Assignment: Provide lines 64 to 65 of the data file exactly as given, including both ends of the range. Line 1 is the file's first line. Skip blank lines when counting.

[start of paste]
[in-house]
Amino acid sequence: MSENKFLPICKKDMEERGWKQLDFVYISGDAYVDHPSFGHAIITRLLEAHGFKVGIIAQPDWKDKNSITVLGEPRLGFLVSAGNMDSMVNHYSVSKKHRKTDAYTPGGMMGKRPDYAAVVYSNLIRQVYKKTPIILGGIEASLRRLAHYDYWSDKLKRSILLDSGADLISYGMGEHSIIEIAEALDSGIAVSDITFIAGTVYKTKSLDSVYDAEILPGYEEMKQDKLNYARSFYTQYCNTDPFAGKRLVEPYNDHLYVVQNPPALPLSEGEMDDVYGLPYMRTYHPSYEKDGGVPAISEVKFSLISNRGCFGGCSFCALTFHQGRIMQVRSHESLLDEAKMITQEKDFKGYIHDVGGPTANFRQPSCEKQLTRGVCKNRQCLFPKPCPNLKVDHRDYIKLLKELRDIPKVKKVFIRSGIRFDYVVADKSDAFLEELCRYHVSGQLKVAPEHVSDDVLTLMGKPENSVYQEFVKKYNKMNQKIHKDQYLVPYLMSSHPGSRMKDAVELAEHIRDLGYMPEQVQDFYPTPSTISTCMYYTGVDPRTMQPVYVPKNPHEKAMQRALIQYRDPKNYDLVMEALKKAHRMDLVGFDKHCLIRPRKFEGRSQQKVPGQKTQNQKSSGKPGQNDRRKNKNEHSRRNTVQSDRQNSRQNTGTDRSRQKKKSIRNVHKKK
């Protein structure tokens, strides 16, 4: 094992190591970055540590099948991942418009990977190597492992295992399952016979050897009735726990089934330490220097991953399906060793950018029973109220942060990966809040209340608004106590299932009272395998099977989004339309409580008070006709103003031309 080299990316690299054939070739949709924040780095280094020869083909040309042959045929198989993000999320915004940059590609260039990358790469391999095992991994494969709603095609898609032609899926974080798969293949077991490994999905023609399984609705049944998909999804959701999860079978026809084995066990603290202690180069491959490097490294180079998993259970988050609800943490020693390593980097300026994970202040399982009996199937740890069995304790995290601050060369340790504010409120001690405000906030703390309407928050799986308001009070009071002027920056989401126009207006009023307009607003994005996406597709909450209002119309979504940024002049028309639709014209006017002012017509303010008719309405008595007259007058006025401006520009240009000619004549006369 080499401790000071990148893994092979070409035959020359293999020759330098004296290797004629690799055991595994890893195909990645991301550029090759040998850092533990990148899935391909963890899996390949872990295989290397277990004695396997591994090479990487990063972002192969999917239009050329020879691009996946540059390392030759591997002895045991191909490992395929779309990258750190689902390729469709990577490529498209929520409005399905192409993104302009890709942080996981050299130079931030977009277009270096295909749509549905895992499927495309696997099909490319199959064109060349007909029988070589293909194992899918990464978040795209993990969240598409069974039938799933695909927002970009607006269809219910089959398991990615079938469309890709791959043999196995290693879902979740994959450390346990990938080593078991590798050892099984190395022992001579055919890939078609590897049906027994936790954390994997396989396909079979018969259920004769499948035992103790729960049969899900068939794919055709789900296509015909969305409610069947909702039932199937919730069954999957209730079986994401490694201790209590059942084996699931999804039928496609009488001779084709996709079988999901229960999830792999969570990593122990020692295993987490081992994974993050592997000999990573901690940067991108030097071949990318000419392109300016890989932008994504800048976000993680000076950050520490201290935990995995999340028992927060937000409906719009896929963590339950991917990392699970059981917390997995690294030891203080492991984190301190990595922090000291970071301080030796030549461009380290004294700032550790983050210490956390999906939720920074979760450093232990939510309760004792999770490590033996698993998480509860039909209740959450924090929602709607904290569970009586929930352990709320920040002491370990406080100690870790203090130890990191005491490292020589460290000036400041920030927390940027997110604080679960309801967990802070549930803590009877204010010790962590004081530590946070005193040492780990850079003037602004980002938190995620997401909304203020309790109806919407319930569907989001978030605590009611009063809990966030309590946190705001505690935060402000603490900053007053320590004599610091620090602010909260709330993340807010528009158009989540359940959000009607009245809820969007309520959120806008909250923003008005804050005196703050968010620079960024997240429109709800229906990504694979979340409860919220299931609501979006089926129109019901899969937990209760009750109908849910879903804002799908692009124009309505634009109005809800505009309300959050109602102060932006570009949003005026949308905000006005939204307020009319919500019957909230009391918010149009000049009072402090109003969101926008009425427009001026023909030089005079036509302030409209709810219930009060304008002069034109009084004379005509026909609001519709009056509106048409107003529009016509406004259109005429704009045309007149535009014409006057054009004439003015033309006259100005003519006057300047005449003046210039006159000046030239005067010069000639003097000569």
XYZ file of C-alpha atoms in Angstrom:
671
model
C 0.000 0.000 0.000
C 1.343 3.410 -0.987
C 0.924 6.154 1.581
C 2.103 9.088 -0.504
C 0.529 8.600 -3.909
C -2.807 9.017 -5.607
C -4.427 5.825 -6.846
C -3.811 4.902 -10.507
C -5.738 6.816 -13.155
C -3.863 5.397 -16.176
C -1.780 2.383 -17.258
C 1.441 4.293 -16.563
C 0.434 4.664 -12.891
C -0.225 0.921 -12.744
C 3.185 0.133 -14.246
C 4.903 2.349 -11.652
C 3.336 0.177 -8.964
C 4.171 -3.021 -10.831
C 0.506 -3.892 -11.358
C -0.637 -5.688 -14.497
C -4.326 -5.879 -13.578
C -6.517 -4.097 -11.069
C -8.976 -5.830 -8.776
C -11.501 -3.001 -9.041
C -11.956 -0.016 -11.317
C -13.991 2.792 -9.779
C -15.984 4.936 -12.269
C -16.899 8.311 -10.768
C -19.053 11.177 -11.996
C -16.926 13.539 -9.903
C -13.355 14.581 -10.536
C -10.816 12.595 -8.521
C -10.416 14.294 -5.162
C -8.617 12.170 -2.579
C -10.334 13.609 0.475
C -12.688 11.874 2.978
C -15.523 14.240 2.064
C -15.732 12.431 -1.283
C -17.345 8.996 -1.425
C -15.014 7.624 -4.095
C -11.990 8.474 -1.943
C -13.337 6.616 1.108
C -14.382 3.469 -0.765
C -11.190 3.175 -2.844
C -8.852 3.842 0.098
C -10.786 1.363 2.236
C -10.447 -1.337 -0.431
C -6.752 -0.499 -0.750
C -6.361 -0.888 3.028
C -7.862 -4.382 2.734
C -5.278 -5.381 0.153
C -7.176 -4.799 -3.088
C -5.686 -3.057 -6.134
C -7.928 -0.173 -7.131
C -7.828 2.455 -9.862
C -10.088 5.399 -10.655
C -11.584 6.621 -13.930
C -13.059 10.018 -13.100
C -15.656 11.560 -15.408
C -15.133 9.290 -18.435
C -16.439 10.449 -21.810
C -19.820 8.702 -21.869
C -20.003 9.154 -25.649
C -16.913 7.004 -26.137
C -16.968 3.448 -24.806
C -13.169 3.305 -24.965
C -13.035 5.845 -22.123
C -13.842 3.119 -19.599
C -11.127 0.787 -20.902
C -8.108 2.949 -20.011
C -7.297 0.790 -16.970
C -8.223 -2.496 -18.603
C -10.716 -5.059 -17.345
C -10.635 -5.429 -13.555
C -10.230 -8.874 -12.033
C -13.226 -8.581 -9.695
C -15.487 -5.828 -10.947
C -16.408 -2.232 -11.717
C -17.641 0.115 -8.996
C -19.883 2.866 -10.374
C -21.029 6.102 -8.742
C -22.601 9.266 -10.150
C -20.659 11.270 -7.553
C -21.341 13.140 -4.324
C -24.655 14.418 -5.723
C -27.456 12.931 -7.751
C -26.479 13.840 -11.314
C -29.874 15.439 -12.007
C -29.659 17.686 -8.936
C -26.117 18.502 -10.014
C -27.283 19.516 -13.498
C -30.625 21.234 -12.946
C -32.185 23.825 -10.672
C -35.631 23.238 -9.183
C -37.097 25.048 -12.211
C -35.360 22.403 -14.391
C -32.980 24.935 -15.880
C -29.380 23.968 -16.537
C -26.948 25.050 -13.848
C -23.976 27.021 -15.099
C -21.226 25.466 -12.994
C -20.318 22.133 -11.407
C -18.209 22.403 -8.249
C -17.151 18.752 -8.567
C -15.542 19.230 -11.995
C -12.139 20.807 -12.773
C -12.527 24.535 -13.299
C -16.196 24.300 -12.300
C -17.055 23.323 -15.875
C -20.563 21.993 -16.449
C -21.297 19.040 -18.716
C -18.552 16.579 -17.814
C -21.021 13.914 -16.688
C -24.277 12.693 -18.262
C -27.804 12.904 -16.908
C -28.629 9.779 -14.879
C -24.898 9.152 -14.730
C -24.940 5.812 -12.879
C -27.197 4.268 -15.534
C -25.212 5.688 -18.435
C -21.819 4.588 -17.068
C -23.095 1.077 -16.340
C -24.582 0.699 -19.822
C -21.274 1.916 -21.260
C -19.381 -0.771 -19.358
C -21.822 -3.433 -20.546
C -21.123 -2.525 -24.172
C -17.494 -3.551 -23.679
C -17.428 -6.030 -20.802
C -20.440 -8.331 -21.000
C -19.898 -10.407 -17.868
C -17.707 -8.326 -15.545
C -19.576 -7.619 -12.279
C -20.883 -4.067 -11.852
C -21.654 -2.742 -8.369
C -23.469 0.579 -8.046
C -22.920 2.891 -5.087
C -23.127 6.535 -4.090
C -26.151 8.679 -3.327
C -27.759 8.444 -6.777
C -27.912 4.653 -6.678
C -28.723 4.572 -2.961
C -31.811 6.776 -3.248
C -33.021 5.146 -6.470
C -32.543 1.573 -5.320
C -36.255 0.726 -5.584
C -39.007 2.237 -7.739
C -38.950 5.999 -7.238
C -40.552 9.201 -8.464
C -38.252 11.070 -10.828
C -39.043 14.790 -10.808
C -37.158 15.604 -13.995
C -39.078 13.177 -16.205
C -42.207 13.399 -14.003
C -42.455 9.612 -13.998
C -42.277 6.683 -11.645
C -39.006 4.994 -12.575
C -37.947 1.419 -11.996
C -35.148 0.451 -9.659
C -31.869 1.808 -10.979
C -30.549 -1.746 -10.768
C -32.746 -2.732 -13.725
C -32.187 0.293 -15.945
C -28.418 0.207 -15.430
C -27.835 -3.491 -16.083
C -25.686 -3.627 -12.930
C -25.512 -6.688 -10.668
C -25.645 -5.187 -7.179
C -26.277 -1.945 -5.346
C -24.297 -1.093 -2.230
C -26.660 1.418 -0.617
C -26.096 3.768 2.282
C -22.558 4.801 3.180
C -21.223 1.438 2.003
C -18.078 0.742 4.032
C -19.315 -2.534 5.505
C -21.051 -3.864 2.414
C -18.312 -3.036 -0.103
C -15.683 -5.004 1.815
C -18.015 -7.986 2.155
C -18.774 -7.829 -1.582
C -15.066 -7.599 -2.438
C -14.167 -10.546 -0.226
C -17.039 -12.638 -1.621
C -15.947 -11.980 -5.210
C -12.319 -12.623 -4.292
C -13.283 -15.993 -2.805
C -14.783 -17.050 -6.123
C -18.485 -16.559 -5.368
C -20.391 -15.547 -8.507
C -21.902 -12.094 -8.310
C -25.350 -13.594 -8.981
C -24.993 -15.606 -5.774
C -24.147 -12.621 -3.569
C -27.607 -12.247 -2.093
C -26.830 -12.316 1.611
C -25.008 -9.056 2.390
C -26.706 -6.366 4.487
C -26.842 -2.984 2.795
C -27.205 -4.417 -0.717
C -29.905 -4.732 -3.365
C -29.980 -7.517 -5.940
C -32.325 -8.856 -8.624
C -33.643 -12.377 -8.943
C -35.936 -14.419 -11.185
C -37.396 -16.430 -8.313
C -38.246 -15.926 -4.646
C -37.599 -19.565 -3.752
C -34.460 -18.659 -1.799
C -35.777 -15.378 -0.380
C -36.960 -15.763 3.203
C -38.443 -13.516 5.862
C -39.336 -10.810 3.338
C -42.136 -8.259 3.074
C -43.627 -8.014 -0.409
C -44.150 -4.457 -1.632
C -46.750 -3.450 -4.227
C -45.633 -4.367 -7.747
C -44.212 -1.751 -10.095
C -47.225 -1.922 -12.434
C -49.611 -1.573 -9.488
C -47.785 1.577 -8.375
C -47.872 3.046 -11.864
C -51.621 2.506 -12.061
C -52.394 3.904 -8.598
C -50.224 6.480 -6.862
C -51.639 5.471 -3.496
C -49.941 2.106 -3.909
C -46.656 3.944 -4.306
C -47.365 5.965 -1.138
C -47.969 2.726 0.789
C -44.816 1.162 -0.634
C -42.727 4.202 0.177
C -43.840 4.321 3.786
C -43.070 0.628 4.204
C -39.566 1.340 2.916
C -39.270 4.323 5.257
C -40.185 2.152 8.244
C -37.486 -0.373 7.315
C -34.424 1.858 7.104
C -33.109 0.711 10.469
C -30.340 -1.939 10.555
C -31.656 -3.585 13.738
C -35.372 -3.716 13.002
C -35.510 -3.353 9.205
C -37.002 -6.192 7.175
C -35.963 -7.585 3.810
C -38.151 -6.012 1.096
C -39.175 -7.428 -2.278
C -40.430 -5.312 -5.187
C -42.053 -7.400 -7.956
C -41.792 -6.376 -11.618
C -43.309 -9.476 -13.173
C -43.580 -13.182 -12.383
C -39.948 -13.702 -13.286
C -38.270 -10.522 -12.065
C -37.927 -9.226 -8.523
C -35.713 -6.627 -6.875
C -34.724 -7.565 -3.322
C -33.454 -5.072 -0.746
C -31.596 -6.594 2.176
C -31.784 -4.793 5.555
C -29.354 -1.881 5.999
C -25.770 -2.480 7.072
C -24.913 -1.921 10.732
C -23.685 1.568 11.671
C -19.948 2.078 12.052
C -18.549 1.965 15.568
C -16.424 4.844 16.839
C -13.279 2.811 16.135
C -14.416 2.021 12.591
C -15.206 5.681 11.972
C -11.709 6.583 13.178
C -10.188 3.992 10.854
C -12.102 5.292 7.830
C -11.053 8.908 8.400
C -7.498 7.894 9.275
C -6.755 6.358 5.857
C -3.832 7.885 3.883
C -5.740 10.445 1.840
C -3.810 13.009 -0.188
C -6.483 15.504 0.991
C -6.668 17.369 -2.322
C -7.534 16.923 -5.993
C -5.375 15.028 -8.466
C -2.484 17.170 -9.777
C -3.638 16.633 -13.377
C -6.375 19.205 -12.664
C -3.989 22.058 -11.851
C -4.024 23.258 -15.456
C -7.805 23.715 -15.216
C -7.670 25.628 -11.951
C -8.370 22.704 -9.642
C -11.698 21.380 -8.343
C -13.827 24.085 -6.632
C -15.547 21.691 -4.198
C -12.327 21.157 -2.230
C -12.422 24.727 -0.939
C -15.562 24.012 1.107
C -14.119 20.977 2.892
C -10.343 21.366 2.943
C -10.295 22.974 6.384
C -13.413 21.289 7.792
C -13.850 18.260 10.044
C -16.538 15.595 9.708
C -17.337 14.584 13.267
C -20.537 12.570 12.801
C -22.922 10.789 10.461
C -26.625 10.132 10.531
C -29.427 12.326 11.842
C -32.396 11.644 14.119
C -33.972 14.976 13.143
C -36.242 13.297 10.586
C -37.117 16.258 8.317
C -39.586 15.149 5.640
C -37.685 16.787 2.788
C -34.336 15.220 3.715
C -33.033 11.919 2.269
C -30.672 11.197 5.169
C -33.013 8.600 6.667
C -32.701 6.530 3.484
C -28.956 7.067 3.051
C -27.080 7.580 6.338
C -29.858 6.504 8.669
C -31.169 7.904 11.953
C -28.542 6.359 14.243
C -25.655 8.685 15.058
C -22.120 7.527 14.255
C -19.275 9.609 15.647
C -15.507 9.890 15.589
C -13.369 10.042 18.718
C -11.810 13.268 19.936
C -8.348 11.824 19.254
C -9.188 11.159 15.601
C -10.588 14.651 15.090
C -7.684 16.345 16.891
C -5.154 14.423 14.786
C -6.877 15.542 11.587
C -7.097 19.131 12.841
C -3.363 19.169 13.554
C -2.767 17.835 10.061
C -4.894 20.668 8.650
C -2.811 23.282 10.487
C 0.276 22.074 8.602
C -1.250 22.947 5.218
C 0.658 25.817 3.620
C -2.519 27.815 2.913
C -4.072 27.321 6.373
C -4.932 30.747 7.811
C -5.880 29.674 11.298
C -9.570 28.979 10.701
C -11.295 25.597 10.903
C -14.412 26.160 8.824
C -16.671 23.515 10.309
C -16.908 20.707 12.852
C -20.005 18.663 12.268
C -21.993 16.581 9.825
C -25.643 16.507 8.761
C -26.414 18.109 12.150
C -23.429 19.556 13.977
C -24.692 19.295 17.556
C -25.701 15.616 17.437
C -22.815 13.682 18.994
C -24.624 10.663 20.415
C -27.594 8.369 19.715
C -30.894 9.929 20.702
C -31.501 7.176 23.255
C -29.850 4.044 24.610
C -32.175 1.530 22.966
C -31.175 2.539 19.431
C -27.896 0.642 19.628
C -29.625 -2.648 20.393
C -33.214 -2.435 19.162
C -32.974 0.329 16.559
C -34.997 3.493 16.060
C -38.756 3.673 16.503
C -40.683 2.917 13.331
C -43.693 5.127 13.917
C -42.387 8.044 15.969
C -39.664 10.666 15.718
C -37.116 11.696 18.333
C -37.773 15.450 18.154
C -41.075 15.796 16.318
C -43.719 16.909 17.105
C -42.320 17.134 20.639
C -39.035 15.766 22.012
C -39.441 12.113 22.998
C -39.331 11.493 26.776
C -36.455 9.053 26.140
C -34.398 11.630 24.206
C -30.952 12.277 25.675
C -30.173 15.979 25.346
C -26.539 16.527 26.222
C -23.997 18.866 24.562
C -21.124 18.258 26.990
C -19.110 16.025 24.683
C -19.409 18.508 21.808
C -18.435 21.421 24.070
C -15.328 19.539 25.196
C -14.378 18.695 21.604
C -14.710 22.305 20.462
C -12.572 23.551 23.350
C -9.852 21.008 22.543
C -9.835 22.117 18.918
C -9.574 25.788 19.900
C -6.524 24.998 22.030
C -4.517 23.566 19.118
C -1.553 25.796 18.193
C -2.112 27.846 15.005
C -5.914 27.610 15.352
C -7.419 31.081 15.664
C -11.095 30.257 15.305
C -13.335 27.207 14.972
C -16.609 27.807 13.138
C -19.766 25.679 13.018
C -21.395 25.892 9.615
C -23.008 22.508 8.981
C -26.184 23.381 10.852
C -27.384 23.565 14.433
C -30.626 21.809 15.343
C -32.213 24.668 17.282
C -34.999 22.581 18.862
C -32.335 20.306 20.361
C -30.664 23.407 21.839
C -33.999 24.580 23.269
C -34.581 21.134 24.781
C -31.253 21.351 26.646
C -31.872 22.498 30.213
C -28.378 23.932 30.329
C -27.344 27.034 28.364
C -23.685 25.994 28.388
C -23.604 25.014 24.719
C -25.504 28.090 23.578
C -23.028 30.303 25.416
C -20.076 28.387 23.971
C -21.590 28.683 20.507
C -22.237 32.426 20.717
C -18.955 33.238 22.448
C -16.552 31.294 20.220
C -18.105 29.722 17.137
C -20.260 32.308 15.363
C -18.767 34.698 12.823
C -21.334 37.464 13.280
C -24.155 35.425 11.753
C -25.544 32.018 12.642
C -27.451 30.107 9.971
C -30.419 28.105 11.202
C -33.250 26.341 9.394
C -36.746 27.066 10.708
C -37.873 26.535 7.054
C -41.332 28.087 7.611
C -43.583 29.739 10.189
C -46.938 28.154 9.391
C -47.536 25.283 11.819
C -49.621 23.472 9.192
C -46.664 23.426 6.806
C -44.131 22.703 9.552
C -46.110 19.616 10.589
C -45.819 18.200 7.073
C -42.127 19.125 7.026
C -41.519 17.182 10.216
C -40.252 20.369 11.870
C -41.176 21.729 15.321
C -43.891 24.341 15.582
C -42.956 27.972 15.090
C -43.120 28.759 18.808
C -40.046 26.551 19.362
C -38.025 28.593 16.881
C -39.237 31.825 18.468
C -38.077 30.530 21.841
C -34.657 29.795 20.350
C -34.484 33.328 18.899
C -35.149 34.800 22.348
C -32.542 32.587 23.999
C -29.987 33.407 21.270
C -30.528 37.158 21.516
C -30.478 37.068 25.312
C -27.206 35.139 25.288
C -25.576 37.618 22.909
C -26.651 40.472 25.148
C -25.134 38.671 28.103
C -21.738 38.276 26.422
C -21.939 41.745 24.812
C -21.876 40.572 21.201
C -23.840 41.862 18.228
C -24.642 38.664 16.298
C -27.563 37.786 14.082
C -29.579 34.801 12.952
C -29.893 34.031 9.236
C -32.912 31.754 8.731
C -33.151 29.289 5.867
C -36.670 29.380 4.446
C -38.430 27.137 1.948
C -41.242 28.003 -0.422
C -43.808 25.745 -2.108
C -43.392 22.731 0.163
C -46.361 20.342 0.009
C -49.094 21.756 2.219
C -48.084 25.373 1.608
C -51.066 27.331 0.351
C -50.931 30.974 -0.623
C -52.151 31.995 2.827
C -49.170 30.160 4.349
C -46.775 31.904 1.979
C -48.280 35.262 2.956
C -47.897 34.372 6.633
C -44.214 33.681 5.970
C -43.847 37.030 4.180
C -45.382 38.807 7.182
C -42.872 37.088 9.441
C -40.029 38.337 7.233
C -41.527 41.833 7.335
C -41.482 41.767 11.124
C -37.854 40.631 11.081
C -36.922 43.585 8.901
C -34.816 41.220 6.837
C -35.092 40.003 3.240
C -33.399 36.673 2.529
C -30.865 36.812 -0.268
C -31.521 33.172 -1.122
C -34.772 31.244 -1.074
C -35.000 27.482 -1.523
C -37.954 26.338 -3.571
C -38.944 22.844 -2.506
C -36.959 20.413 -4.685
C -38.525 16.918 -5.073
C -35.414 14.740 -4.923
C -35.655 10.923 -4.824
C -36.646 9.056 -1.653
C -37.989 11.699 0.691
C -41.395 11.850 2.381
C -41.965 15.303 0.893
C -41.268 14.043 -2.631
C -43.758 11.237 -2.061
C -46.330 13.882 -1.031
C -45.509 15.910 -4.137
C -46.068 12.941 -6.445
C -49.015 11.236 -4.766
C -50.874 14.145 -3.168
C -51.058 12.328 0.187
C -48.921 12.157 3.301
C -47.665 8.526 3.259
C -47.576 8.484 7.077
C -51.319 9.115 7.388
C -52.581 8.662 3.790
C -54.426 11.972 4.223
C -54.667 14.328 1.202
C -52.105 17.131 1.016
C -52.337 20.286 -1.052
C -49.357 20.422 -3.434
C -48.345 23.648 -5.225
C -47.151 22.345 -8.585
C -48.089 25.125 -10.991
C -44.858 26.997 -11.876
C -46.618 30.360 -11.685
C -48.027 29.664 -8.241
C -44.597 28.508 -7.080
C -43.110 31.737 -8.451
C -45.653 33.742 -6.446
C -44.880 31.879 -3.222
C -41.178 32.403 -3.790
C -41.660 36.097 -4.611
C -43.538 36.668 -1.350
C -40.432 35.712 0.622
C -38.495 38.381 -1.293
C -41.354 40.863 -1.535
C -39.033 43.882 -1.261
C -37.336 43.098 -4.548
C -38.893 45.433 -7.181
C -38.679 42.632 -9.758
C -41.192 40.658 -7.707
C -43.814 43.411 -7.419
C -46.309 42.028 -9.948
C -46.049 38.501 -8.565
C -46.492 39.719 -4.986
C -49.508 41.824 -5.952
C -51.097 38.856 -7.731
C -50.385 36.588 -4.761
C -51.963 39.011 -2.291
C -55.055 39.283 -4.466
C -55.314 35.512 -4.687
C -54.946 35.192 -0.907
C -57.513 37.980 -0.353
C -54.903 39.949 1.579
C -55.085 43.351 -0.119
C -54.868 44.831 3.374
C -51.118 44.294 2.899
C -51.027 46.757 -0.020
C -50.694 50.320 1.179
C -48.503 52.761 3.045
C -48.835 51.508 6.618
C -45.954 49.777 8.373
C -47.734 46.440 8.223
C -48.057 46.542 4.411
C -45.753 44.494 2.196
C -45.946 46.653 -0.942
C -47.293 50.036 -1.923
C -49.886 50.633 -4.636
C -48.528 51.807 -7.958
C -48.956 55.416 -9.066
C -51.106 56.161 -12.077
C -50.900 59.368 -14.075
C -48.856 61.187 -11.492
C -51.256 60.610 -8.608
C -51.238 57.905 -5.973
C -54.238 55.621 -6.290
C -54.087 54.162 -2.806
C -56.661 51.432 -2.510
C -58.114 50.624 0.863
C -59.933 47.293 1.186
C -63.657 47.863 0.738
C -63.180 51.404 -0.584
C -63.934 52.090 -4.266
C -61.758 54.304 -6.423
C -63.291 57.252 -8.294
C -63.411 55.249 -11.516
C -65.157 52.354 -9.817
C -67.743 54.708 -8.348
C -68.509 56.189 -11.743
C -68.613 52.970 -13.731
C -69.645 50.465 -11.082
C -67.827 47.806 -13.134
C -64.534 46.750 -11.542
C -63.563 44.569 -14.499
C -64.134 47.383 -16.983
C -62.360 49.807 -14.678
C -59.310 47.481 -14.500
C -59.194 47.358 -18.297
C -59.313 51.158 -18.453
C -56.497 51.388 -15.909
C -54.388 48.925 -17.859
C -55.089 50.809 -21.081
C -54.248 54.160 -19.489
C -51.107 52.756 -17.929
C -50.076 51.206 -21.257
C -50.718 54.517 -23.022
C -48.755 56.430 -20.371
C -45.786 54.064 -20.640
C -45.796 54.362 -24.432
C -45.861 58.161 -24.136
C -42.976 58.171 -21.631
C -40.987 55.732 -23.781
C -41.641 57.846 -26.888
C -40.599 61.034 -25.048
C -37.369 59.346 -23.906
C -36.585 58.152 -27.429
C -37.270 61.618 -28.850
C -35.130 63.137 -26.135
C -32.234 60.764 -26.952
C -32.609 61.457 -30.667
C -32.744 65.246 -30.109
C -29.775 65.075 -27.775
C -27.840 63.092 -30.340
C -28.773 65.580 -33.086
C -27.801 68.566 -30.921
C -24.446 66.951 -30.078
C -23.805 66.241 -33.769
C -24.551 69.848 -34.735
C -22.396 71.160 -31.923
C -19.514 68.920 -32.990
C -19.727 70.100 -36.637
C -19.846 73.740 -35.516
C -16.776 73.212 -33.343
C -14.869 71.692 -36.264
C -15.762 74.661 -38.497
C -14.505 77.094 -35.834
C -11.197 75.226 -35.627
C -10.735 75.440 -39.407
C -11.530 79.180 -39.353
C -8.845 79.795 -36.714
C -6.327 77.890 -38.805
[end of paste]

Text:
C -13.059 10.018 -13.100
C -15.656 11.560 -15.408